February 25, 2021
February 25, 2021
BNY Mellon’s Pershing Advisor Solutions has got a blast of new energy by marketing itself to small registered investment advisers who are open to changing their custodial relationships after TD Ameritrade was sold to Charles Schwab Corp. last year, Pershing’s new RIA custody head said in an interview.
Pershing prepared for the event in late 2019 by lowering its minimum asset requirement for RIA customers to $100 million from $250 million. The small RIA market was a key part of TD Ameritrade’s business, and many of those advisors were concerned about losing service priorities within the larger Schwab business.
Schwab took pains to reassure TD’s RIA clients, and hired the deposed architect of TD’s small-firm strategy to demonstrate its commitment to the sector, but Pershing said integration friction and its own marketing skills have been bearing fruit.
“There is a tremendous amount of volume and volatility in the marketplace and that’s creating stress on service and other areas, so we believe that we’re really well positioned to take advantage of that,” said Ben Harrison, who became head of Pershing Advisor Solutions last March. “We have absolutely seen a significant uptick in terms of firms evaluating options, and we’ve got a very healthy and robust pipeline for the core RIA marketplace.”
RIA customer assets at Pershing crossed the $900 billion barrier by the end of 2020, up from about $800 billion at the end of 2019. “In the midst of a pandemic, we feel really, really good about that,” Harrison said.
A spokeswoman for Pershing said about 25% of the custodian’s new advisor clients in 2020 came from RIA practices below the $250 million asset level, including existing RIAs and former brokers shifting to the RIA business model.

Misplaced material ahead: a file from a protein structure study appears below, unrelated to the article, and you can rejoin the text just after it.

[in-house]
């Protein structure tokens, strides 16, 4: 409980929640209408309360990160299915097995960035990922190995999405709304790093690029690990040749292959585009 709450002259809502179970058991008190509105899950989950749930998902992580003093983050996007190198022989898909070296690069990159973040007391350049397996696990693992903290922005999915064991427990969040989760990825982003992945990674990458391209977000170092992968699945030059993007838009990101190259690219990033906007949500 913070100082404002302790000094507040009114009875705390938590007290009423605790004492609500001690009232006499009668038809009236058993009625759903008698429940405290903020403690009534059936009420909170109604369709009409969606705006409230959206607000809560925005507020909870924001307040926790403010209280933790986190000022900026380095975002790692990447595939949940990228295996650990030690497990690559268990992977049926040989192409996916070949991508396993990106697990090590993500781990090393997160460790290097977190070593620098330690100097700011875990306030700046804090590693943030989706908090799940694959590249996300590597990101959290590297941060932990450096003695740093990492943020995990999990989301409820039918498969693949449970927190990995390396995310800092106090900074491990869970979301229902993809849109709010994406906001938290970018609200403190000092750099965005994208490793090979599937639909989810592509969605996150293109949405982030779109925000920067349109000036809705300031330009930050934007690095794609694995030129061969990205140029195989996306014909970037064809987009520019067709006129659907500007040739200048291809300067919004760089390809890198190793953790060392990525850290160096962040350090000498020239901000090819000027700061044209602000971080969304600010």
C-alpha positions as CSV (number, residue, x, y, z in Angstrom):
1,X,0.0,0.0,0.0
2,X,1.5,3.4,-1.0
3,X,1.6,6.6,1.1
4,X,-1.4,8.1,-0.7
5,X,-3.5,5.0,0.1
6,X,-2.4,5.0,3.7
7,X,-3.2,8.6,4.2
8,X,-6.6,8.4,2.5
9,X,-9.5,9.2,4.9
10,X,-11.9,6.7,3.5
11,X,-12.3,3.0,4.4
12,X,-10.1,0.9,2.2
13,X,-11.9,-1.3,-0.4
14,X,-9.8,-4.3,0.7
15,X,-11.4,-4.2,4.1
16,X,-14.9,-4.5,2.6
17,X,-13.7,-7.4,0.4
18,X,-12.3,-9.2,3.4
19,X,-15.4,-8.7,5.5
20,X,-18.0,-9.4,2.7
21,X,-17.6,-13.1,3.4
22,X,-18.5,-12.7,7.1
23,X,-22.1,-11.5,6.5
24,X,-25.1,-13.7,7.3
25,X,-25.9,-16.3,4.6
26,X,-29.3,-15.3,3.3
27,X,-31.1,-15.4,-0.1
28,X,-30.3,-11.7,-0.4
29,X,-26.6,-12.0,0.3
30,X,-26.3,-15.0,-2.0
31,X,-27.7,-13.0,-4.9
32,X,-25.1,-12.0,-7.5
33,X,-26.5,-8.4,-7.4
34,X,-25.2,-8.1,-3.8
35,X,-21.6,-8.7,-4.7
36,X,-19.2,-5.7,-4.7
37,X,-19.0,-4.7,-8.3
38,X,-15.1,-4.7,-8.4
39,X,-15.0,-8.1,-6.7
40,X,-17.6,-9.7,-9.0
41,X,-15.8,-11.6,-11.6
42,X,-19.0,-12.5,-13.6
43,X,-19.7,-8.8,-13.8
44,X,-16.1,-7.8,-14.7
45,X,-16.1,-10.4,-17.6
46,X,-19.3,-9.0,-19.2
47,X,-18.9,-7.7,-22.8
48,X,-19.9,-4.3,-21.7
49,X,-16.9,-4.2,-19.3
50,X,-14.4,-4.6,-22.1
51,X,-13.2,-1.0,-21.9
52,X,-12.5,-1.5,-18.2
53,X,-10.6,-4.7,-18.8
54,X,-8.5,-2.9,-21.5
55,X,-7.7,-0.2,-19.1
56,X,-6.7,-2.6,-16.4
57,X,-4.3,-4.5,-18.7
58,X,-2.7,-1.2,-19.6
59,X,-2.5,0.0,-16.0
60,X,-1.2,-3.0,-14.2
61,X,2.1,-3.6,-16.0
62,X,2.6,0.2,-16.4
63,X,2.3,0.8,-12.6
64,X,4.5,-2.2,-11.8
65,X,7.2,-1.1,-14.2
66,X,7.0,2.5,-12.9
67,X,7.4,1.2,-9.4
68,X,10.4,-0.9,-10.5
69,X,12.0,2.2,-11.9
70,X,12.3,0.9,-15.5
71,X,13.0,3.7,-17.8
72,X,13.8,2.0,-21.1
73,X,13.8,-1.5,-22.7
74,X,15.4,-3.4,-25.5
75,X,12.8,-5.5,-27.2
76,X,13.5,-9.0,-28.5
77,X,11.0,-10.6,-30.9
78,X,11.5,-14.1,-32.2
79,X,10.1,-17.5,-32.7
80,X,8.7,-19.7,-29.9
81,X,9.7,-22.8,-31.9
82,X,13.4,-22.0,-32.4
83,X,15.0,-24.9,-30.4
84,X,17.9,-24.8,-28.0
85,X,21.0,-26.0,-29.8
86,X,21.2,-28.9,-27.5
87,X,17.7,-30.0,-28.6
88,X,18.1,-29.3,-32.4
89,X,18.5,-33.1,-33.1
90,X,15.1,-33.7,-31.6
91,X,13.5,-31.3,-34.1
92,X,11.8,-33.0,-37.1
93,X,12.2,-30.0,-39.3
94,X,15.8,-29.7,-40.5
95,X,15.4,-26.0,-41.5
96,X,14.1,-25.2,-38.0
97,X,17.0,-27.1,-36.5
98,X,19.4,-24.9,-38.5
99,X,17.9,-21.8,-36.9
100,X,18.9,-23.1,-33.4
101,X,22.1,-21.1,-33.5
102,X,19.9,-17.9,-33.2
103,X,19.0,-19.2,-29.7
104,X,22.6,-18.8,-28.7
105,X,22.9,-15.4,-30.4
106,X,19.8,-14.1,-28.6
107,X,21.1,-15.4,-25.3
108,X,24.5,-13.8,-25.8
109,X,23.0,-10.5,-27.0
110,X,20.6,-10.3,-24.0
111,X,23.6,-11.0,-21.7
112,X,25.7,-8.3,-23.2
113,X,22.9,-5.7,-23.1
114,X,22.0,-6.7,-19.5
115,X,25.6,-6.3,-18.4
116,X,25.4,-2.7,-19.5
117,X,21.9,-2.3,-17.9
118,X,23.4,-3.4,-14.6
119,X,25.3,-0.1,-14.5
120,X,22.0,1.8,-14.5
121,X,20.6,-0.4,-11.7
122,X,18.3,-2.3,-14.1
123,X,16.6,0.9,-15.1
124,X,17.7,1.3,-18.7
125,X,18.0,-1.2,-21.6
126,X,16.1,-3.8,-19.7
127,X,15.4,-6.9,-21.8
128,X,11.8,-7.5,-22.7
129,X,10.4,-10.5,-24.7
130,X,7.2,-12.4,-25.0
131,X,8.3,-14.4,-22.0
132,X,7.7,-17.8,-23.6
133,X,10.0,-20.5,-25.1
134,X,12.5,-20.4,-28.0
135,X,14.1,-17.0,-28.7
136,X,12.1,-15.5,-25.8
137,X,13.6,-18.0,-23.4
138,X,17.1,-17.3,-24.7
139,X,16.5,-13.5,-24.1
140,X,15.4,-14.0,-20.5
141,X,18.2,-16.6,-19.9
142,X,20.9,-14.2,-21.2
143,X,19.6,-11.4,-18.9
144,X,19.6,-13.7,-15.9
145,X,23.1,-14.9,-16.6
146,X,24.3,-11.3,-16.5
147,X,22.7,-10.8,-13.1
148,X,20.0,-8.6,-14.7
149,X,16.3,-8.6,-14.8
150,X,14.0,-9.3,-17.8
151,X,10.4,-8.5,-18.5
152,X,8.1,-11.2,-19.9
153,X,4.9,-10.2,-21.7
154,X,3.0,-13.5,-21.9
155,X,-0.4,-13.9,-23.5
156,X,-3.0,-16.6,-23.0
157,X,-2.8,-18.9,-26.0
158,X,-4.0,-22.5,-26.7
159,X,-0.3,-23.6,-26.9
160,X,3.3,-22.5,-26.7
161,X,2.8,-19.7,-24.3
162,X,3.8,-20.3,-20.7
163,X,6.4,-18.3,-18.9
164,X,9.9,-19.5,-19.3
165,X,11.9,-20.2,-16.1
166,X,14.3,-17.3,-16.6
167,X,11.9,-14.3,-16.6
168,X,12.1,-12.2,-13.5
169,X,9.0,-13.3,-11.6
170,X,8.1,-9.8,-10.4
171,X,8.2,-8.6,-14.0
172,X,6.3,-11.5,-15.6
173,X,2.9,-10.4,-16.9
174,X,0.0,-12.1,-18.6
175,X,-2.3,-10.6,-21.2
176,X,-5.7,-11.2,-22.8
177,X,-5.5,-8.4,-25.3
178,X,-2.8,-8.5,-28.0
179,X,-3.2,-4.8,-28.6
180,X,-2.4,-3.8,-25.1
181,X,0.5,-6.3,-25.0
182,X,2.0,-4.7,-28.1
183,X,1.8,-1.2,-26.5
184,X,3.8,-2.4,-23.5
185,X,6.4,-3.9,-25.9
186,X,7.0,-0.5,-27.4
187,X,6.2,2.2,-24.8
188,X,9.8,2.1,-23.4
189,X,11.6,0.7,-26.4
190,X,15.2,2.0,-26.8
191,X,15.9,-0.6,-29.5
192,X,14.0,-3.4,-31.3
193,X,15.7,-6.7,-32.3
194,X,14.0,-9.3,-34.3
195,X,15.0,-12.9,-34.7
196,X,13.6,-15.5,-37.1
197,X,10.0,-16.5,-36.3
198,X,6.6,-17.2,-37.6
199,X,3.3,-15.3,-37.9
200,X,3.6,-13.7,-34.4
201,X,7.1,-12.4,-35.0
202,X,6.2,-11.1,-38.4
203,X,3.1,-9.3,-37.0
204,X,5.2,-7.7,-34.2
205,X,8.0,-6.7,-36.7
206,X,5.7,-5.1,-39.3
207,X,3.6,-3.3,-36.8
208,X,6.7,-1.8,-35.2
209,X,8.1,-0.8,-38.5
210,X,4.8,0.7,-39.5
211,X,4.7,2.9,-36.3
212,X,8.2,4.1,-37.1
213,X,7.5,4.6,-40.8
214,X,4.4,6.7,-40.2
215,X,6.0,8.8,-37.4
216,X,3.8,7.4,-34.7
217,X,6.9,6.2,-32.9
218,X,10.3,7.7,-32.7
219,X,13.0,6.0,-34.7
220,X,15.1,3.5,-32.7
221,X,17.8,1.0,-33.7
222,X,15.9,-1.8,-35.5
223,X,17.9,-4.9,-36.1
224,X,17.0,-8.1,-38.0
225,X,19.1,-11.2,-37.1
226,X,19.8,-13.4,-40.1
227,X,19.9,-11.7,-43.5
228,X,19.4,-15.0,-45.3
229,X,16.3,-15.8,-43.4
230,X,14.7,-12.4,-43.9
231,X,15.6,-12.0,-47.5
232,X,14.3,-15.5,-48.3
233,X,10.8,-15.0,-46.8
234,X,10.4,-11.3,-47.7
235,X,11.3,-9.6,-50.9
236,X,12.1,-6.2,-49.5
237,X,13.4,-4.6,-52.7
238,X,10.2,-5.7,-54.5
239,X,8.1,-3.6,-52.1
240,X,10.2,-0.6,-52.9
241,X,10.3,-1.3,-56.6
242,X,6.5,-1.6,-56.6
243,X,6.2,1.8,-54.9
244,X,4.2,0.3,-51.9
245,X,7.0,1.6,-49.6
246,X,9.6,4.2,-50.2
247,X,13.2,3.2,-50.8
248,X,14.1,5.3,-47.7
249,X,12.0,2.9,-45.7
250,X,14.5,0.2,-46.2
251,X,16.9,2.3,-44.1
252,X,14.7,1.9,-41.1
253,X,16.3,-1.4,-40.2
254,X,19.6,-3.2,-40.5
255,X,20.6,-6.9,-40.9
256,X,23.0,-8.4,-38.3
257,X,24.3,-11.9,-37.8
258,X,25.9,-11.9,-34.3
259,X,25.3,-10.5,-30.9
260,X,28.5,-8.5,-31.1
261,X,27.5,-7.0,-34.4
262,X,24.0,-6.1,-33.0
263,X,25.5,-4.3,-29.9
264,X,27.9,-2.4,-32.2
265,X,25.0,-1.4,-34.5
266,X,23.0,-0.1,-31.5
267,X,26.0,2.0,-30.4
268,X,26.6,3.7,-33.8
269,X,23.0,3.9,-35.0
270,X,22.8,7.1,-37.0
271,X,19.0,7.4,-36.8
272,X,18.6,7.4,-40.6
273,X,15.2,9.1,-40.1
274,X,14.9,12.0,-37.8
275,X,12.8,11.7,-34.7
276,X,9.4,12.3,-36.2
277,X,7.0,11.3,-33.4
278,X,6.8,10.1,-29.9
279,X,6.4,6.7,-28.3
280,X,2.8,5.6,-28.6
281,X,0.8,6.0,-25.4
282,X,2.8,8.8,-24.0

Pershing serviced 726 RIAs with north of $800 million in assets when Harrison took the reins of the business from Mark Tibergien, its longtime head of custody, last year. That is well behind industry leaders Schwab, Fidelity Investments and legacy TD Ameritrade, and Pershing’s spokeswoman declined to give an updated number of its RIA clients.
Tim Welsh, a former Schwab RIA official who runs consulting firm Nexus Strategy, said he had no doubts that Pershing and other custodians are making hay because of service issues that Schwab has acknowledged in the early days of the TD Ameritrade integration.
“Advisors will forgive a lot of mistakes, but if they have to wait to get a hold of you, then that is a deal breaker,” he said.
Schwab officials, for their part, are underscoring their commitment to small RIAs. The discount brokerage pioneer is now servicing 4,500 RIA clients with under $100 million in assets, and most are custodying assets solely with Schwab rather than with multiple custodians, Schwab Advisory Services head Bernie Clark said at the firm’s “winter update” conference for analysts earlier this month.
Harrison said Pershing is benefiting from the desire of even small advisors to work with multiple custodians as well as from industry consolidation. He said increasing Pershing’s addressable market, by stretching its asset minimums, is giving them more “at-bats” with small RIAs.
Mike McNitt, a former BMO Harris Bank broker who launched Highview Capital Management in March 2020 as a Pershing-backed RIA in Northbrook, IL, agrees. He and his two partners did their initial due diligence with Schwab, legacy TD Ameritrade and Fidelity, and were favoring TD Ameritrade before considering Pershing “late in the game.” They felt their clients would be more comfortable with the Bank of New York name, and were also concerned about having to repaper accounts once the Schwab takeover occurred.
“They’re really hands off, and I mean that in a positive way,” McNitt said, noting that Pershing has abstained from promoting proprietary bank products. “If we need them, they’re ready to go, but they let us run our business the way we want.”